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Title: Morphology and physiology of morphologically unusual bacteria
Author: Dow, Crawford S.
Awarding Body: University of Warwick
Current Institution: University of Warwick
Date of Award: 1973
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The morphological and associated physiological aspects of the chemoorganotrophic and photoorganotrophic appendaged (prosthecate) bacteria were considered. Initially work centred on the enrichment, isolation and enumeration of the chemoorganotrophic species Ancalomicrobium,Caulobacter and IIyphomicrobium from freshwater sources which varied in eutrophication levels. Induction and repression of the multiappendaged form of an Ancalomicrobium isolate, induced by environmental stimuli, was indicated. Additionally the morphological diversity of IIyphomicrobium found to be expressed in response to carbon source variation (methanol to methylamine) brings into doubt the validity of generic classification on the grounds of morphology. Of the appendaged photoorganotrophic (Athiorhodaceae) species isolated, the growth, and reproduction of a Rhodomicrobium species was studied in detail. This microorganism was shown to be similar physiologically to Rh.vannielii (Duchow and Douglas, 1949) but differed in that it produced exospores in profusion during the stationary phase. The formation, germination and physiological characteristics of these resting cells were examined. Information from the growth and reproduction studies, correlated with ultrastructural work, was used to formulate a model for growth and replication applicable to the vegetative cell 'and exospore. The obligatory, sequential, differential events required for growth and replication of the Rhodomicrobium. swarm cell lead to exploitation of this system as a model for the study of differentiation. A selective synchronisation procedure was formulated and the resulting synchronised swarm cell population characterised morphologically and physiologically with respect to the differential cycle. Contrary to reports in the literature no extrachromosomal (plasmid) DNA could be detected In any of the appendaged, obligate life cycled genera. In addition, sub- division of these genera by reference to their mole percent G + C content was found to be of little value.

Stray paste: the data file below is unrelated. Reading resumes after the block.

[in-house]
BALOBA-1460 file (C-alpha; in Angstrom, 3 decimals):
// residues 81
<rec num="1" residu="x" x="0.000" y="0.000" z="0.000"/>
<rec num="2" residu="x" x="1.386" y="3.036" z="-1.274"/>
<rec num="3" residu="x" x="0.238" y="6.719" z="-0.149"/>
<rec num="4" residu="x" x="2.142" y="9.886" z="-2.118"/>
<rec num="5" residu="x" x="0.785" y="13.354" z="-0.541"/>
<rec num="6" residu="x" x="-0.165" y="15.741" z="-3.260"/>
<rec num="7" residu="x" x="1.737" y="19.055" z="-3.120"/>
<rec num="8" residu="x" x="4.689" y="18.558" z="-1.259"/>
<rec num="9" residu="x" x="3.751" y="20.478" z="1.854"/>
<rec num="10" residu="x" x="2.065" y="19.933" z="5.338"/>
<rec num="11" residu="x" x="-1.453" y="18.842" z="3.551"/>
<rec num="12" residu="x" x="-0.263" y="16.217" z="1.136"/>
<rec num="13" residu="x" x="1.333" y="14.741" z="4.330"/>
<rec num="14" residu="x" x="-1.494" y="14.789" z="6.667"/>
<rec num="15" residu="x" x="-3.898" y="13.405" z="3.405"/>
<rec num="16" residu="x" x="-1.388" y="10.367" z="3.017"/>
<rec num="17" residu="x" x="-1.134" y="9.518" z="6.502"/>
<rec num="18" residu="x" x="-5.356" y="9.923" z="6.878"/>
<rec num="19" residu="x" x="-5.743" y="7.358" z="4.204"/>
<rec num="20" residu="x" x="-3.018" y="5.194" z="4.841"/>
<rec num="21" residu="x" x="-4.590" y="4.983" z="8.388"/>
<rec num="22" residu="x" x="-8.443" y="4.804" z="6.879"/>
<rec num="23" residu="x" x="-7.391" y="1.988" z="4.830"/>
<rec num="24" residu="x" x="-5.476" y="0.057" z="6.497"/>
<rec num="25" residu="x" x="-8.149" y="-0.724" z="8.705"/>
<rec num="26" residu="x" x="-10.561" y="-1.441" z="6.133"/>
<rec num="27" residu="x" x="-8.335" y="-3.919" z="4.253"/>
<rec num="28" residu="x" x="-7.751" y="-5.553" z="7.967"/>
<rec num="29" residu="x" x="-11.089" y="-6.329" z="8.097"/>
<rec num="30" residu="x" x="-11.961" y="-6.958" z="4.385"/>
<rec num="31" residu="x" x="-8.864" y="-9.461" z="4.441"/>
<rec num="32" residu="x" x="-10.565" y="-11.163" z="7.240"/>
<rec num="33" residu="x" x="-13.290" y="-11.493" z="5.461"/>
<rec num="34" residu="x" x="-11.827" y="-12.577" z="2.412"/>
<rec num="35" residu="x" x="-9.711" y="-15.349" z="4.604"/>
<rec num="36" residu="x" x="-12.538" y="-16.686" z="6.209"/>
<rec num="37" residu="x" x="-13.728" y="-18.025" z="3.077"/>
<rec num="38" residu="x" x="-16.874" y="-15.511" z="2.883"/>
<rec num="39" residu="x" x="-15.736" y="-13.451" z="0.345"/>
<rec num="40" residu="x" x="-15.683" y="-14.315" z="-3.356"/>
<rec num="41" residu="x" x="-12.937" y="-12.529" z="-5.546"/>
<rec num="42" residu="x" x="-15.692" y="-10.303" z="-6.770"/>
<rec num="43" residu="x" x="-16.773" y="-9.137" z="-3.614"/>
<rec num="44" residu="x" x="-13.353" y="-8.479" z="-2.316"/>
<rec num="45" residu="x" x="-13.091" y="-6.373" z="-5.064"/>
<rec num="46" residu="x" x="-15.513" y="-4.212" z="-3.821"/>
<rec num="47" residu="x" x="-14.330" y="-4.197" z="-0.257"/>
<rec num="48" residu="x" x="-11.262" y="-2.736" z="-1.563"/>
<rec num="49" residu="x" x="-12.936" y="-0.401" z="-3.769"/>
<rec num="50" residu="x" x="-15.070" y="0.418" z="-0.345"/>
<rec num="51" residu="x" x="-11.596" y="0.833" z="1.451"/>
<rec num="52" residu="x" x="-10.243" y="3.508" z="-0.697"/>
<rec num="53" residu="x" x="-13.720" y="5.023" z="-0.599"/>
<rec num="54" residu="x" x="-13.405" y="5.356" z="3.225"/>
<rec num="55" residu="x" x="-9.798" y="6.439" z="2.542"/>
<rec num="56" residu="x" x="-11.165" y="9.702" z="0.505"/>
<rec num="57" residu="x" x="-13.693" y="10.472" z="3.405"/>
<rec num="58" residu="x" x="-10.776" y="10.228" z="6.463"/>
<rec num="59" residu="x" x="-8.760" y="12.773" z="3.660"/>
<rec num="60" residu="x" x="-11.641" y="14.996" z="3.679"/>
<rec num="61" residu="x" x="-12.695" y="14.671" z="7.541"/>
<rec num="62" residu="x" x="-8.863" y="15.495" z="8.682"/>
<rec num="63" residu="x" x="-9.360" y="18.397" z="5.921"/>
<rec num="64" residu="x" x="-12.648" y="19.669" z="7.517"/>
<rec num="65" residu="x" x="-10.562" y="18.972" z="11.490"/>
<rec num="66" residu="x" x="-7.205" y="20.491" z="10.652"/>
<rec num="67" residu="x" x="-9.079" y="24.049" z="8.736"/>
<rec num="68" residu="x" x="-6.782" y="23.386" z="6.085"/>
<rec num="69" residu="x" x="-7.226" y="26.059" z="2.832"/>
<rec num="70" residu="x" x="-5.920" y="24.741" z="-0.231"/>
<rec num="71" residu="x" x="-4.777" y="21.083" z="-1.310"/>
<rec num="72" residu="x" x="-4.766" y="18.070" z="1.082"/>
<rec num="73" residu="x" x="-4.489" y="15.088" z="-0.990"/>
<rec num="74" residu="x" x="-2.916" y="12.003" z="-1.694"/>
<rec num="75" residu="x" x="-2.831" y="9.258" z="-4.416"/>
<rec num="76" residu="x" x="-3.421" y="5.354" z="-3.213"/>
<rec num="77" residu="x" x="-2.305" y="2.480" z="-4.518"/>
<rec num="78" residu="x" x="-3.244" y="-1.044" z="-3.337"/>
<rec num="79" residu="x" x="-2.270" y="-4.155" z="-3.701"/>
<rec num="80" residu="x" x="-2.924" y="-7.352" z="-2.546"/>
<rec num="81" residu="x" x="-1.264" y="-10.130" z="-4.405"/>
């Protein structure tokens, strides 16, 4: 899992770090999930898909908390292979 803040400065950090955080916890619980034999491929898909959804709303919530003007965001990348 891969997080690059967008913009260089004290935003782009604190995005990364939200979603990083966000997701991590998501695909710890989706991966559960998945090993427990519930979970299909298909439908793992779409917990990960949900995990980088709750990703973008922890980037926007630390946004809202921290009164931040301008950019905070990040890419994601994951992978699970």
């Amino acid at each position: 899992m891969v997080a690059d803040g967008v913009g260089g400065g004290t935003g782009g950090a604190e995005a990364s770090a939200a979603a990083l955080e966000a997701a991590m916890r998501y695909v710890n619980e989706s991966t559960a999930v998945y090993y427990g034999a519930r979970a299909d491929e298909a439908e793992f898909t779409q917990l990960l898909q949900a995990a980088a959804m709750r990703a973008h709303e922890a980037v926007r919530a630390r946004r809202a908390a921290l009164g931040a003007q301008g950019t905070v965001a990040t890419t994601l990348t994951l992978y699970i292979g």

Supervisor: Not available Sponsor: Natural Environment Research Council
Qualification Name: Thesis (Ph.D.) Qualification Level: Doctoral
EThOS ID:  DOI: Not available
Keywords: QR Microbiology